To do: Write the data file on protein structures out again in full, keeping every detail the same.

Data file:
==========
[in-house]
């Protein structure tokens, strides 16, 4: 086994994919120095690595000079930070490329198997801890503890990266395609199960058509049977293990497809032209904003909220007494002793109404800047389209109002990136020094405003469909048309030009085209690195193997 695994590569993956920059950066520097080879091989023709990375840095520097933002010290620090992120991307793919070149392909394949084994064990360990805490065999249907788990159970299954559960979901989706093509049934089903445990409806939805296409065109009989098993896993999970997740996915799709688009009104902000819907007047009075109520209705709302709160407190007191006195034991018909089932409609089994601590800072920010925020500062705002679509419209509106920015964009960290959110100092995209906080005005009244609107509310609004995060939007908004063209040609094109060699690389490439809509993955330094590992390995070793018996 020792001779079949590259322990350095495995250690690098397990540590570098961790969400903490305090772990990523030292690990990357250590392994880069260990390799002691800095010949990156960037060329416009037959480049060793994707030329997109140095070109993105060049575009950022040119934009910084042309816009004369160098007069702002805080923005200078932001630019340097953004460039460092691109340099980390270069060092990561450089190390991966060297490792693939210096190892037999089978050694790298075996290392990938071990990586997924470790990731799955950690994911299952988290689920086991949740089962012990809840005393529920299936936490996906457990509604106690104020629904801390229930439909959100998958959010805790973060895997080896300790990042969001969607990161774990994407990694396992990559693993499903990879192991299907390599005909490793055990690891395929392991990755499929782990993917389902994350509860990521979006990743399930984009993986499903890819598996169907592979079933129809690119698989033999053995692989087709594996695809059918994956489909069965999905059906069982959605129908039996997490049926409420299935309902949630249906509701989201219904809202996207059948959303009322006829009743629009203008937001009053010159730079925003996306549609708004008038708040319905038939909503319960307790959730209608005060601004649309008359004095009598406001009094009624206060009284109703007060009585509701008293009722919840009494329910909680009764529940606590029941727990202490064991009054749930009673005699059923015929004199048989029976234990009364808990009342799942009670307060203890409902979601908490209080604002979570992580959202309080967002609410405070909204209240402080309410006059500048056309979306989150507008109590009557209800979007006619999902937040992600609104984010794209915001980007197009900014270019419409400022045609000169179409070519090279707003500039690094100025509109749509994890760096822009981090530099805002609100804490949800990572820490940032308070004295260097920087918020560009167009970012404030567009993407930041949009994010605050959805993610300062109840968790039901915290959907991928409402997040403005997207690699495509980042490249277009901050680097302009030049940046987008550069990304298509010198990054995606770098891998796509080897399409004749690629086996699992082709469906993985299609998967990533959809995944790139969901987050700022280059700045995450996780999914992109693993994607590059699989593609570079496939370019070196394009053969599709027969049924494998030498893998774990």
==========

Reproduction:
[in-house]
């Protein structure tokens, strides 16, 4: 086994994919120095690595000079930070490329198997801890503890990266395609199960058509049977293990497809032209904003909220007494002793109404800047389209109002990136020094405003469909048309030009085209690195193997 695994590569993956920059950066520097080879091989023709990375840095520097933002010290620090992120991307793919070149392909394949084994064990360990805490065999249907788990159970299954559960979901989706093509049934089903445990409806939805296409065109009989098993896993999970997740996915799709688009009104902000819907007047009075109520209705709302709160407190007191006195034991018909089932409609089994601590800072920010925020500062705002679509419209509106920015964009960290959110100092995209906080005005009244609107509310609004995060939007908004063209040609094109060699690389490439809509993955330094590992390995070793018996 020792001779079949590259322990350095495995250690690098397990540590570098961790969400903490305090772990990523030292690990990357250590392994880069260990390799002691800095010949990156960037060329416009037959480049060793994707030329997109140095070109993105060049575009950022040119934009910084042309816009004369160098007069702002805080923005200078932001630019340097953004460039460092691109340099980390270069060092990561450089190390991966060297490792693939210096190892037999089978050694790298075996290392990938071990990586997924470790990731799955950690994911299952988290689920086991949740089962012990809840005393529920299936936490996906457990509604106690104020629904801390229930439909959100998958959010805790973060895997080896300790990042969001969607990161774990994407990694396992990559693993499903990879192991299907390599005909490793055990690891395929392991990755499929782990993917389902994350509860990521979006990743399930984009993986499903890819598996169907592979079933129809690119698989033999053995692989087709594996695809059918994956489909069965999905059906069982959605129908039996997490049926409420299935309902949630249906509701989201219904809202996207059948959303009322006829009743629009203008937001009053010159730079925003996306549609708004008038708040319905038939909503319960307790959730209608005060601004649309008359004095009598406001009094009624206060009284109703007060009585509701008293009722919840009494329910909680009764529940606590029941727990202490064991009054749930009673005699059923015929004199048989029976234990009364808990009342799942009670307060203890409902979601908490209080604002979570992580959202309080967002609410405070909204209240402080309410006059500048056309979306989150507008109590009557209800979007006619999902937040992600609104984010794209915001980007197009900014270019419409400022045609000169179409070519090279707003500039690094100025509109749509994890760096822009981090530099805002609100804490949800990572820490940032308070004295260097920087918020560009167009970012404030567009993407930041949009994010605050959805993610300062109840968790039901915290959907991928409402997040403005997207690699495509980042490249277009901050680097302009030049940046987008550069990304298509010198990054995606770098891998796509080897399409004749690629086996699992082709469906993985299609998967990533959809995944790139969901987050700022280059700045995450996780999914992109693993994607590059699989593609570079496939370019070196394009053969599709027969049924494998030498893998774990």